What happens when housing costs rise above the ability of a neighborhood’s workers to afford living there?
A team of Kansas City professionals and students at Kansas State University are tackling that question with a small project in the Waldo neighborhood.
They’re designing and building a duplex that they expect can be rented for about half of market rate apartment rentals in that area.
The project started with a vacant lot owned by Botwin Commercial Development at 7509 Pennsylvania Ave.
“Waldo is an eclectic and diverse neighborhood, and we wanted to support that,” said David Alpert, a partner at Botwin. “We looked at different options and stumbled on a collaboration with K-State’s Design+Make Studio, El Dorado Inc. and Studio Build.”
Partly because of the students’ work, the duplex will be built at a lower-than-normal cost, and those savings can be passed along to eventual renters, Alpert said.
The duplex will offer side-by-side units of 735 square feet each. Both will have two bedrooms and one bath along with a kitchen and living area.
The Botwin company will screen prospective tenants closer to completion of the duplex, likely in early summer. Tenants must qualify based on maximum household income.
“We’re targeting an individual earning in the range of $23,000 and, for a family of at least two people, an income in the $45,000 to $46,000 annual range,” Albert said. “The rent will be calculated at 30 percent of the renters’ annual income.”
That could mean a monthly rental rate for an individual of about $570 instead of the area’s market rate of about $1,060, for example.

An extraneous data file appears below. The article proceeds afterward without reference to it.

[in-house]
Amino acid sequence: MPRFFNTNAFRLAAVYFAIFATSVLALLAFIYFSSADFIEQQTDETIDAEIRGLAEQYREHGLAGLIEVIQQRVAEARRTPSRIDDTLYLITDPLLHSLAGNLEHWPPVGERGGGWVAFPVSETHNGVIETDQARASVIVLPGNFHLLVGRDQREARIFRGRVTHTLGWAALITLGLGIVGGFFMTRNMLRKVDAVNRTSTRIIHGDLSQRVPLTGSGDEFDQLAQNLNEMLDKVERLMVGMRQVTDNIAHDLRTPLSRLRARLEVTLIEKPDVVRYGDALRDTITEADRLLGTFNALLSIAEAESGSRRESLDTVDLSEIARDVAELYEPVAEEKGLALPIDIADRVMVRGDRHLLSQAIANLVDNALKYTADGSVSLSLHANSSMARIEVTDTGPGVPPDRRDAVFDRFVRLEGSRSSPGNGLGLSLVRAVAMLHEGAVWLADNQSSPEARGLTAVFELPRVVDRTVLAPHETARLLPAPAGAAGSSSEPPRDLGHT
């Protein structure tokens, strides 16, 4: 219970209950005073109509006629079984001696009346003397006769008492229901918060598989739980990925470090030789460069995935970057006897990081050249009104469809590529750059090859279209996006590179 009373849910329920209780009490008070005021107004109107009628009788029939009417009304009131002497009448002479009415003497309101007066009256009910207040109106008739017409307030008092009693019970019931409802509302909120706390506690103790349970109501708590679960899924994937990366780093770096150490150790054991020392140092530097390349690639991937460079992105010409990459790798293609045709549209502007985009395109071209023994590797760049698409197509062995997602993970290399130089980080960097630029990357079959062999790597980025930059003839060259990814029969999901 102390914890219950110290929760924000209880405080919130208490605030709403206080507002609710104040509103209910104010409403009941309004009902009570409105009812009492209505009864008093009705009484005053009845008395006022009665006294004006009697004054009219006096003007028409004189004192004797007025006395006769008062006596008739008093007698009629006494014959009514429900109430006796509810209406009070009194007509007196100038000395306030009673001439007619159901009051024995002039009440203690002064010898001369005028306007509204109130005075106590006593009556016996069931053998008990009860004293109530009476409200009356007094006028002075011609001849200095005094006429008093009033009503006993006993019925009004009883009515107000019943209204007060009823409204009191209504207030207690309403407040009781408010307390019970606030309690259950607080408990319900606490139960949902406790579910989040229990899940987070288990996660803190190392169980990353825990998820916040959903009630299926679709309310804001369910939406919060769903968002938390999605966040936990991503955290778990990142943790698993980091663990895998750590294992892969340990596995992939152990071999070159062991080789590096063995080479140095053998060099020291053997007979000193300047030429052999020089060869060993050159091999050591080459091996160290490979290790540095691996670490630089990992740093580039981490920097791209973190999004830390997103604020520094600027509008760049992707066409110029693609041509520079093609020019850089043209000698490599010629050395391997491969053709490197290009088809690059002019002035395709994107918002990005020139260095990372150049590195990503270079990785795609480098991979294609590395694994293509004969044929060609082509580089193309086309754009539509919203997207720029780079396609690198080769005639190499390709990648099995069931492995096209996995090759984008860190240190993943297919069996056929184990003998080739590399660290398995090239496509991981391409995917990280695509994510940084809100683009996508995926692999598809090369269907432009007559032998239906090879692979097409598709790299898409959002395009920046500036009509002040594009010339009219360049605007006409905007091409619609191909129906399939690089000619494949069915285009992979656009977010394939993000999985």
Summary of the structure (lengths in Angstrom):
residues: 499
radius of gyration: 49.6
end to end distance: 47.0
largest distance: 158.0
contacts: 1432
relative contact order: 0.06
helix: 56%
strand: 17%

Professional architects at el dorado are directing the K-State students under an academic partnership called Design+Make Studio that gives students real-world design experience before graduation.
The duplex is being built by Studio Build, a design and construction firm and Foster’s Inc. subcontractors. Equity Bank, Apex Engineers and Vinland Valley Nursery also are part of the project team.
“We don’t have specific plans to do the same thing again,” Alpert said, “but we’d certainly like to do a similar socially conscious project again in the neighborhood.”
The Botwin company two years ago sold property to reStart Housing Services Inc. for a 14-unit apartment building for supervised clients of reStart’s reDiscover Transitional Living Program which serves young people who age out of the foster care system.
The project at 7540 Washington St. initially faced some neighborhood dissent, but Alpert said the apartments have “been a really amazing story “ that houses some young people who also work in the Waldo neighborhood.